4. SLS is a national asset in the same sense the Akron, Shenandoah, Macon, and Hindenburg were national assets.

  5. That aircraft carrier comment is about eight kinds of wacky. Aircraft carriers are military assets with explicitly military missions. NASA is – at least supposedly – a civilian agency. SLS is NASA’s project and has no military missions. Indeed it has no genuinely consequential missions of any sort save perhaps Europa Clipper. Finally, aircraft carriers are built by commercial enterprises – Northrop Grumman Newport News Shipbuilding and its myriad subcontractors.

    The intellectual property thing is especially bizarre. I imagine the U.S. gov’t. “owns” the IP for a Ford-class aircraft carrier. It should as all the R&D and construction money were government funds. But Newport News, even if it technically “owned” the IP, couldn’t build and sell Fords to other nations without U.S. gov’t. approval any more than Boeing or LockMart can do likewise with fighter planes.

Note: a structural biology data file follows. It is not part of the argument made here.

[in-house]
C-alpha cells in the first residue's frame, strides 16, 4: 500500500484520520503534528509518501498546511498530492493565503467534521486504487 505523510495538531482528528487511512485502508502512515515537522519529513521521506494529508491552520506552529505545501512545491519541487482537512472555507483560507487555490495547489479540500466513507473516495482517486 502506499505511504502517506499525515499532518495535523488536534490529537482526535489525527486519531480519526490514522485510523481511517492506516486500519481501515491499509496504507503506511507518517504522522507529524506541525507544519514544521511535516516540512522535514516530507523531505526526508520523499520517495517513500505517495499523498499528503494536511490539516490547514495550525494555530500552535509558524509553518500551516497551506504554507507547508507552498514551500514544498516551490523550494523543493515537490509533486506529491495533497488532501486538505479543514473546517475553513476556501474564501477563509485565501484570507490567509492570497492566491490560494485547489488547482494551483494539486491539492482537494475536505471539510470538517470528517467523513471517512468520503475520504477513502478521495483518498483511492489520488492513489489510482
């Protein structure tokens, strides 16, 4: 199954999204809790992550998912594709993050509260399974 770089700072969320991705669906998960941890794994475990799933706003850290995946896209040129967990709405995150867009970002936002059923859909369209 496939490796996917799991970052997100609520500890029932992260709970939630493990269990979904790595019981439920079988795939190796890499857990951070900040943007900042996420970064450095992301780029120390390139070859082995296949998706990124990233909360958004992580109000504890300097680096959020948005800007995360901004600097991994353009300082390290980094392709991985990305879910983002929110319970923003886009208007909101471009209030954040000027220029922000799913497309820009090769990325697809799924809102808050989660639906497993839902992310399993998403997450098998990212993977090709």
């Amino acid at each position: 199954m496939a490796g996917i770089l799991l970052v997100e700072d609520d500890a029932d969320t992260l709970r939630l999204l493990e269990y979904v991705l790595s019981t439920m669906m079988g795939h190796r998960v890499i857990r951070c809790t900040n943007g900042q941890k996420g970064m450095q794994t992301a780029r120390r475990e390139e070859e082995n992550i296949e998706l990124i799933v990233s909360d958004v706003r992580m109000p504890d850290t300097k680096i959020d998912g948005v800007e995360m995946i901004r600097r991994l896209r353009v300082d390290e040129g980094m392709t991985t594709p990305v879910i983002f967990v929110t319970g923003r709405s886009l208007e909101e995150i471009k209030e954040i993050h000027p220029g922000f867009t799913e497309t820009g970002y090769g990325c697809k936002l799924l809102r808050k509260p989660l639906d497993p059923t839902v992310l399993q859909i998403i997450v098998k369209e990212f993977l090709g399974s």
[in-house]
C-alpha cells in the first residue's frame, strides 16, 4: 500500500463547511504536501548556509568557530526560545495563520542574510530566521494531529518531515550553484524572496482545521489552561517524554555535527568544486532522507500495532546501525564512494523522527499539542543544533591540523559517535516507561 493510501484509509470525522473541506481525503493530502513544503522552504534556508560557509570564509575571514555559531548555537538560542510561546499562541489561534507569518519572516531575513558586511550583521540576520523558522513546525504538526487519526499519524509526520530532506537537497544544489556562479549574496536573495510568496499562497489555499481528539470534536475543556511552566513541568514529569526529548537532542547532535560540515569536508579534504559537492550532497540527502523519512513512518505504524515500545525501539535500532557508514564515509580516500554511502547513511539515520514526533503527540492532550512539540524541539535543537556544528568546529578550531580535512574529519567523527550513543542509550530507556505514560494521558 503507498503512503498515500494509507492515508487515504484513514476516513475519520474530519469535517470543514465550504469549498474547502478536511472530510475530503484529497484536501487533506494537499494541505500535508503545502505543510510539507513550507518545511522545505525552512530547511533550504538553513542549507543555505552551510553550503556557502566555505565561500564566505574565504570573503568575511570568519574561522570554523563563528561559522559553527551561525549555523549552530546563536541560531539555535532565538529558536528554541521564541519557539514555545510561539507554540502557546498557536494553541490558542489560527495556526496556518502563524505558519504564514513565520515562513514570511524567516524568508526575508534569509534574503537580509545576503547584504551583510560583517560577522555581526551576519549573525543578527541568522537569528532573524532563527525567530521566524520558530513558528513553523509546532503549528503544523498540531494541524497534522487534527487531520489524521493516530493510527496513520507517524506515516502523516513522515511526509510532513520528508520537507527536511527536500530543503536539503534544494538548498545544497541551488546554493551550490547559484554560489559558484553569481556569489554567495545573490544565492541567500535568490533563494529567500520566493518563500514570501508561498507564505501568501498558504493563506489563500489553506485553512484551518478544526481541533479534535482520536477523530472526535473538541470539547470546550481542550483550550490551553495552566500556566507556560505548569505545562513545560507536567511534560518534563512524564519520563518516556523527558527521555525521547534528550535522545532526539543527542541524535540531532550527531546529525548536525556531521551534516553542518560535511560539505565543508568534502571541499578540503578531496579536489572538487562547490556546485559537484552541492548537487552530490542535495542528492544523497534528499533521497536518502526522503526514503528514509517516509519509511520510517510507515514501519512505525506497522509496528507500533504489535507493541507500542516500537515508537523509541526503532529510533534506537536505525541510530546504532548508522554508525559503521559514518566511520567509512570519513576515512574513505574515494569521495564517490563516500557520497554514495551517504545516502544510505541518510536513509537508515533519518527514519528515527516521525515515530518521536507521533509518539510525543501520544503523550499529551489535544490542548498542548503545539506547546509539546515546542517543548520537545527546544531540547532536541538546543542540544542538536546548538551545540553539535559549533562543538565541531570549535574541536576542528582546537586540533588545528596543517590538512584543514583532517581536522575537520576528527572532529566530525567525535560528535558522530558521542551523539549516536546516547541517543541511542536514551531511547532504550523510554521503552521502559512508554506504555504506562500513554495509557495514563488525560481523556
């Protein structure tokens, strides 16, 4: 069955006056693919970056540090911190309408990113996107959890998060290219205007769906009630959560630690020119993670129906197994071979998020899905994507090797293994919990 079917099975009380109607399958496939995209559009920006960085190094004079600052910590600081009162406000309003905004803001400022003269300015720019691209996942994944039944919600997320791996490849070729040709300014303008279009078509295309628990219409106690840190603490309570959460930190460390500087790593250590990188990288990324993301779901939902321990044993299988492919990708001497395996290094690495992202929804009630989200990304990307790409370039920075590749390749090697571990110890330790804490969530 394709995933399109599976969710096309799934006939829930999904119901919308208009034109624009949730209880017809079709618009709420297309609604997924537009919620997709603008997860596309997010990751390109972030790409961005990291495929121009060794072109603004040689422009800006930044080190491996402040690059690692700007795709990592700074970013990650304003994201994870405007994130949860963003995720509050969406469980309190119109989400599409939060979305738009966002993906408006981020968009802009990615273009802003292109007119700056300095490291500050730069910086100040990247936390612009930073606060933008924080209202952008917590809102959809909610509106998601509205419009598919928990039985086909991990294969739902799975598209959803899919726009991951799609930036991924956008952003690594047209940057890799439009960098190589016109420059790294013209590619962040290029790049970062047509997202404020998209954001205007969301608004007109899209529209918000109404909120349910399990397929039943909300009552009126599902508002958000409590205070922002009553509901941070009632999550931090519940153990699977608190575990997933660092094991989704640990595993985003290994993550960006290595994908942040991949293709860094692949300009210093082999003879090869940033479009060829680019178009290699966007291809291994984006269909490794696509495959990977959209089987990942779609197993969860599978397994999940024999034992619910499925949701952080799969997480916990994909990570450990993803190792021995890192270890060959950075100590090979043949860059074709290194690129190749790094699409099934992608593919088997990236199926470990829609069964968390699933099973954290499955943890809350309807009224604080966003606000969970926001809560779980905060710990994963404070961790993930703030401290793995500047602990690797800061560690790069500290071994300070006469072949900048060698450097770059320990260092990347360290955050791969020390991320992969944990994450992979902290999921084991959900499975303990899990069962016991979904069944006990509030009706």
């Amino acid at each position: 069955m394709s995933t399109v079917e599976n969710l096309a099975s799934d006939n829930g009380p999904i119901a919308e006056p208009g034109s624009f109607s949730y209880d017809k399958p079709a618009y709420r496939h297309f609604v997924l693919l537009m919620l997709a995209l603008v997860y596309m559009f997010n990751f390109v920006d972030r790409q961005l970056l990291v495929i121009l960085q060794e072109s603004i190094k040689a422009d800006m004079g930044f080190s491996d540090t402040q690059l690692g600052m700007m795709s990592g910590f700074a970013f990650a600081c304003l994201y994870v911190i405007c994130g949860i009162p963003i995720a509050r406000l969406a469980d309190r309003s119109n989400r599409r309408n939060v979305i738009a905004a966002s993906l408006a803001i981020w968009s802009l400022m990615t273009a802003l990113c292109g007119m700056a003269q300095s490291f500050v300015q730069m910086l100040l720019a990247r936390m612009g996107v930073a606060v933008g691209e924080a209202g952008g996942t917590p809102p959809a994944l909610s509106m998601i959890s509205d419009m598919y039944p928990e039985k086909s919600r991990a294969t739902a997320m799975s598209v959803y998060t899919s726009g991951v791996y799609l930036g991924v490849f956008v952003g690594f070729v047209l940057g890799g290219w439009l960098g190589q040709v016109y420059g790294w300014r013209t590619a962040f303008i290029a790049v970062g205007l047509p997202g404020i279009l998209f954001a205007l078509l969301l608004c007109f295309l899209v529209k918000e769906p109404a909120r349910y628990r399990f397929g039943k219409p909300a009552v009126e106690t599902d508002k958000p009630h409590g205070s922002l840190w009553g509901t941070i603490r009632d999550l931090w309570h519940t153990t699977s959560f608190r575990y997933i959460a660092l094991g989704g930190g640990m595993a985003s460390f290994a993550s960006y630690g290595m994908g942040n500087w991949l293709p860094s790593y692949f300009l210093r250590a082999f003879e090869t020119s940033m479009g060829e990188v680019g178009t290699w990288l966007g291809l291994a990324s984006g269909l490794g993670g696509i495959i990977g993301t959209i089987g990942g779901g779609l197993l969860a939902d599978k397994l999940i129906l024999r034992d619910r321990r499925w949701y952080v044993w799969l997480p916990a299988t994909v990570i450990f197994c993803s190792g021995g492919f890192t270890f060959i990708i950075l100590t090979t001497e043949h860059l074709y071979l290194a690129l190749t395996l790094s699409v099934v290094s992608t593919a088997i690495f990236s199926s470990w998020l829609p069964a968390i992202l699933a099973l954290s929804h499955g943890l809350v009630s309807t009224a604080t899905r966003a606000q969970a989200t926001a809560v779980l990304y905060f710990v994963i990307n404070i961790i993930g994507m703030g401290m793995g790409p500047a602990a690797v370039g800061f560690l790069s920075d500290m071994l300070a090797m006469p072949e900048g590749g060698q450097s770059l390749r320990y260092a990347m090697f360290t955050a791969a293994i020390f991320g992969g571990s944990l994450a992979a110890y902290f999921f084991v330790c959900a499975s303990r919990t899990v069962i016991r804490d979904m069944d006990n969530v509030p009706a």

But the newer commercial launch vehicles have not, except a bit around the edges, been developed on the gov’t. dime any more than have commercial airliners. Yet commercial airliners move military equipment and troops all the time. Is the gov’t. thereby entitled to the IP of Boeing and Airbus? Falcon 9 has launched the X-37B. Does that entitle the gov’t. to possession of SpaceX’s IP? As a practical matter, a lot of SpaceX IP is already known to both USAF and NASA via EELV certification and the COTS and CC programs, respectively, but “ownership?

    This guy is sounding well beyond borderline nuts to me.

    1. If the military is worried about access, they should just buy a small fleet of Falcon 9’s after they reach maturity.